Wednesday, December 8, 2010

Book Review - The Lacuna by Barbara Kingsolver

I love, love, love Barbara Kingsolver.  If you've never read Prodigal Summer, get up and go to the library and get it NOW.  Poisonwood Bible will break your heart, High Tide In Tucson, Animal Dreams .. this woman has an incredible talent.  

This book follows the life of Harrison Shepherd, starting with his childhood in Mexico where his mother has moved with her lover.  The book opens with Harrison and his mother huddling in bed listening to the howler monkeys, which they fear are bloodthirsty demons.  His mother whispers "write everything down, so when they find only our bones they know what happened to us."

And so starts his life as a writer.  He writes through his tumultuous relationship with his mother, meeting and apprenticing himself to Diego Rivera (and subsequently befriending Frida Kahlo), and working for Leon Trotsky.  The book is written mainly as a collection of letters, journal entries, and articles on Harrison himself and his friends. 

After moving to the US as an adult and getting his first book published, Harrison finds himself a target of scrutiny for his ties to the Communist party.  How he reacts to this witch hunt (pardon the term) is extraordinary.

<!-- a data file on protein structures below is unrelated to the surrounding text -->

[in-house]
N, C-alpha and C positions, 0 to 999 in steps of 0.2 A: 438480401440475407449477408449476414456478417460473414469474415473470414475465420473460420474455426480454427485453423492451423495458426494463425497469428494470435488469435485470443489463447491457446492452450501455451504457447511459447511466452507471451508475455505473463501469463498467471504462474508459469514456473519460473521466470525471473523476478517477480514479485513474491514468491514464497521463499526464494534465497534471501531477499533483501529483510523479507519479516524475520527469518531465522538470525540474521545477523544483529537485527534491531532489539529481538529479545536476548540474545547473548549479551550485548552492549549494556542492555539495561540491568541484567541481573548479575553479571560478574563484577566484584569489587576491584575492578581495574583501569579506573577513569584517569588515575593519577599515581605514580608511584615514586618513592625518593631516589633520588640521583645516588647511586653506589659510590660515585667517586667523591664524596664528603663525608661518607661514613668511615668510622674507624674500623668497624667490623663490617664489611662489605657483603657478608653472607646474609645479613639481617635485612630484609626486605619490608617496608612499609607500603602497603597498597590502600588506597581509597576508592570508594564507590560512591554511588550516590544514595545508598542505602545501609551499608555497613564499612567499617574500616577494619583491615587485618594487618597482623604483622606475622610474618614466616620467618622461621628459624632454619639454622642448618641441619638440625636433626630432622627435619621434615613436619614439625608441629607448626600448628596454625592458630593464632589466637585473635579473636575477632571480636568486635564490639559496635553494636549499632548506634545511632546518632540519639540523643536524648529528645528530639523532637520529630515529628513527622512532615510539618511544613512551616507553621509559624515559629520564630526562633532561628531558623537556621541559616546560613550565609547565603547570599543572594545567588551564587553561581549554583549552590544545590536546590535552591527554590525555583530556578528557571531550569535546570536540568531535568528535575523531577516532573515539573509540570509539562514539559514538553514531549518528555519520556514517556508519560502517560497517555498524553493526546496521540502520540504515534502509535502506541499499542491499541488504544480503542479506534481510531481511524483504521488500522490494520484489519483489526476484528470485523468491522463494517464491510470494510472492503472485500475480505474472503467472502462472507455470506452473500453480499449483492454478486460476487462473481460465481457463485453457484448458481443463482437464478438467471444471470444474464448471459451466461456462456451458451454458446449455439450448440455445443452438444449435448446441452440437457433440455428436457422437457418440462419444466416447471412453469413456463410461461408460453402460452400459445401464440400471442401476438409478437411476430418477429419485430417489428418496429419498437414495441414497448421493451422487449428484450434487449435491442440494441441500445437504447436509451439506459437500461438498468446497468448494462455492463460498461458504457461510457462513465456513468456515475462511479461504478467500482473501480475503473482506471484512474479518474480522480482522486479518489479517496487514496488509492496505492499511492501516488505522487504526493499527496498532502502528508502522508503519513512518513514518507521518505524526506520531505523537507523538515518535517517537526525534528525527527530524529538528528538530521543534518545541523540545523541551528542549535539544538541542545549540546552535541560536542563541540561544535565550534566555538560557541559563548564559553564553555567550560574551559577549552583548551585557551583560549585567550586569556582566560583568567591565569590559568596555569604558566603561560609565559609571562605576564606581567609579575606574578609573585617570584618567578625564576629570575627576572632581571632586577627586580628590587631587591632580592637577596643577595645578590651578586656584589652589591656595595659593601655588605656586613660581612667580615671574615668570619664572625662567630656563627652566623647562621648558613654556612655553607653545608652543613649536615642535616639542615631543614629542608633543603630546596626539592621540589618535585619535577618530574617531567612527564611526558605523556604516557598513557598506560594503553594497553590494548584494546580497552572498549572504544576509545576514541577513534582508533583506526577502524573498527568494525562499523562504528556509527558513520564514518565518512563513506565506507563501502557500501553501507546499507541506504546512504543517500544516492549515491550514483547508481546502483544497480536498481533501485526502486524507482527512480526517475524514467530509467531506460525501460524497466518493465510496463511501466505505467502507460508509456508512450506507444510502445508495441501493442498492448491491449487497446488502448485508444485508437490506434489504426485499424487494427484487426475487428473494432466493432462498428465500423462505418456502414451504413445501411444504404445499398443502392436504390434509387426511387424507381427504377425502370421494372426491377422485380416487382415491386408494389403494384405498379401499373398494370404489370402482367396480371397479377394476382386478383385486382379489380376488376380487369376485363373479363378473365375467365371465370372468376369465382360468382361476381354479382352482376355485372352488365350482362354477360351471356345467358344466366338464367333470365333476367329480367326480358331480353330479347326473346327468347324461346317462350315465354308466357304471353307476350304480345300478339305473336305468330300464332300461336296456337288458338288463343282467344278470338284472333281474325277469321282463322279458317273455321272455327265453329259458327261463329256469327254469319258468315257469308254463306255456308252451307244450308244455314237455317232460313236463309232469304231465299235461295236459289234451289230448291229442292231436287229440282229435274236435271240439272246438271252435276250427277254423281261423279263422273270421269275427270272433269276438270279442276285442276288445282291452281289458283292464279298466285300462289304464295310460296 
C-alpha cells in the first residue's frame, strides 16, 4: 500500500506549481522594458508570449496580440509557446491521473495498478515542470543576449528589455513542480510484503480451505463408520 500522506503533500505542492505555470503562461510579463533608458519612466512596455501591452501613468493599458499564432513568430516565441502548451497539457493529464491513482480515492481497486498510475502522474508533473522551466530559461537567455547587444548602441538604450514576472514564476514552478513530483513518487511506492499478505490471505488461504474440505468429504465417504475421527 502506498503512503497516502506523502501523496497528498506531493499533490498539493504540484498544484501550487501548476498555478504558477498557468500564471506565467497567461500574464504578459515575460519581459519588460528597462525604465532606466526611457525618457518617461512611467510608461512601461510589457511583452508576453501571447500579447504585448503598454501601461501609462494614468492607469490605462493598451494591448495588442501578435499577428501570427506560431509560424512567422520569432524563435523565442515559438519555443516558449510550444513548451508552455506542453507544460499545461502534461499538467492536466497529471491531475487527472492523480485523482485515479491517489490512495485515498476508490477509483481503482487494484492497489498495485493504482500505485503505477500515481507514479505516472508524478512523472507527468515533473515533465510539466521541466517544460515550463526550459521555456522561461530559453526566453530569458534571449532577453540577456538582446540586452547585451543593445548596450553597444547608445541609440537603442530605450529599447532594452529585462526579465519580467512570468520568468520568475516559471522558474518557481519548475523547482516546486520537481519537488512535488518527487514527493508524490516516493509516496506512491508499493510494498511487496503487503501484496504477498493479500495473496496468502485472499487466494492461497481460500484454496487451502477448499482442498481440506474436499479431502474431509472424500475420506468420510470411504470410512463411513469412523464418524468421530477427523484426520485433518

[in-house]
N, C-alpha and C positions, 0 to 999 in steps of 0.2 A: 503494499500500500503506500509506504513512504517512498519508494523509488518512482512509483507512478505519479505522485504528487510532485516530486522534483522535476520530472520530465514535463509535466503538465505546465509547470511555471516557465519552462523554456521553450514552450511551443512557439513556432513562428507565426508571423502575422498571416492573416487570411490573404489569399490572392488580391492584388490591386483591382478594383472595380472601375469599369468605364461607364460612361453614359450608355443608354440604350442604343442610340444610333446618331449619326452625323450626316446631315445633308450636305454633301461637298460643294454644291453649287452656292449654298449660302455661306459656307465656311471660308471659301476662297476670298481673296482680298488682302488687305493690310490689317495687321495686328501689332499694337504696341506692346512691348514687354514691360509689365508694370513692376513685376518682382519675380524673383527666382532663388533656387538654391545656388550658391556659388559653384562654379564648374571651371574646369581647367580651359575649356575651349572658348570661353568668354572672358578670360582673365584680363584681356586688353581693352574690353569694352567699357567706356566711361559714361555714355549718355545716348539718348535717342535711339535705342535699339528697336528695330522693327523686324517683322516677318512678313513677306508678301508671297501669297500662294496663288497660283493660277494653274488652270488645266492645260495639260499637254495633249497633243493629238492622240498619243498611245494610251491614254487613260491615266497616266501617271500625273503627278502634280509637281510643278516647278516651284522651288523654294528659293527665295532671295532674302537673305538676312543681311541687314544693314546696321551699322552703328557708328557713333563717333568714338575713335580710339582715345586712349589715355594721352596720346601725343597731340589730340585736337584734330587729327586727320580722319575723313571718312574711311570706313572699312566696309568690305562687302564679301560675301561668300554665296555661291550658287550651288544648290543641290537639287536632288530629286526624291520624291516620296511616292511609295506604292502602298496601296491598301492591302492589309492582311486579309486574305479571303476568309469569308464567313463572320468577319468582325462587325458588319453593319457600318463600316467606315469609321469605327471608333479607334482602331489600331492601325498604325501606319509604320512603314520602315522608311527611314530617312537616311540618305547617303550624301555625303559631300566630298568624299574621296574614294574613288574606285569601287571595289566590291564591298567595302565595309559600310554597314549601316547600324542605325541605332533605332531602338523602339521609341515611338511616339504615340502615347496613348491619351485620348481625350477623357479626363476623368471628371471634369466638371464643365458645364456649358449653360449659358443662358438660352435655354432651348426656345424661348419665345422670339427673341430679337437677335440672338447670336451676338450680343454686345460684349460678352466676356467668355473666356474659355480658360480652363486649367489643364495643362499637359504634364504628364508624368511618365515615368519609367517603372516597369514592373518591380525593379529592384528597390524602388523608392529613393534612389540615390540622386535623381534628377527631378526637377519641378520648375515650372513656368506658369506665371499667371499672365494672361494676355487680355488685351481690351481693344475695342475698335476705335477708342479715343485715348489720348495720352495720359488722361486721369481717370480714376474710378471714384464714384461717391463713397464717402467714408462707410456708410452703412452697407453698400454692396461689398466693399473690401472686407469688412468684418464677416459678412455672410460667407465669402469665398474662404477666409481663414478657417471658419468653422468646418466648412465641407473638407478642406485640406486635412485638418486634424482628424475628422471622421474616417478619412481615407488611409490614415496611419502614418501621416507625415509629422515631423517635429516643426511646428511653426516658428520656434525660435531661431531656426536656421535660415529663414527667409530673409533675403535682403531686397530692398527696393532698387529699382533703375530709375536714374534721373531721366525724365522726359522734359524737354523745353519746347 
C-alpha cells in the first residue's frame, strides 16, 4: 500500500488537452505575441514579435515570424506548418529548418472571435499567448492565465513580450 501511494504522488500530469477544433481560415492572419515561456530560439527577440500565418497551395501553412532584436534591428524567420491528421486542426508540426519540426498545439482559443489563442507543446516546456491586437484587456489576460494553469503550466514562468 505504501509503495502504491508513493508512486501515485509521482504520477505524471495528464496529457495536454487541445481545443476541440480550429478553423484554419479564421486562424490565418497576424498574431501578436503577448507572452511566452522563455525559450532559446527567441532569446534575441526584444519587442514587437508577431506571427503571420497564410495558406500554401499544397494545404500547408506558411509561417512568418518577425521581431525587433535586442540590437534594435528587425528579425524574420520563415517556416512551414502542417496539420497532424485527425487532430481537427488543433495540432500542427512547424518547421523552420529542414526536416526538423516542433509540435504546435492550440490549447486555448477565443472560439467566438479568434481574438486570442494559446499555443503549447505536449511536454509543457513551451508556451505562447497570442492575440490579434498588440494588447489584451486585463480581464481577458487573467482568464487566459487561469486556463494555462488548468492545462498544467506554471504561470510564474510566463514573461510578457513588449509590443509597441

It was so easy, reading this, to pity this man.  I think Kingsolver demonstrates beautifully how the trials of our lives ready us for what lies ahead.  You are ready to just sympathize with Harrison throughout, and at the end, he amazes you.

The lacuna refers to a portal Harrison finds as a boy while swimming - he notices an underwater tunnel, the only way of which to enter is by holding your breath and swimming as fast as you can.  The tunnel leads to an oasis for a young curious boy.   You hope all the way to end of this book that he reaches the other side.

And I give it:
(Out of 5)

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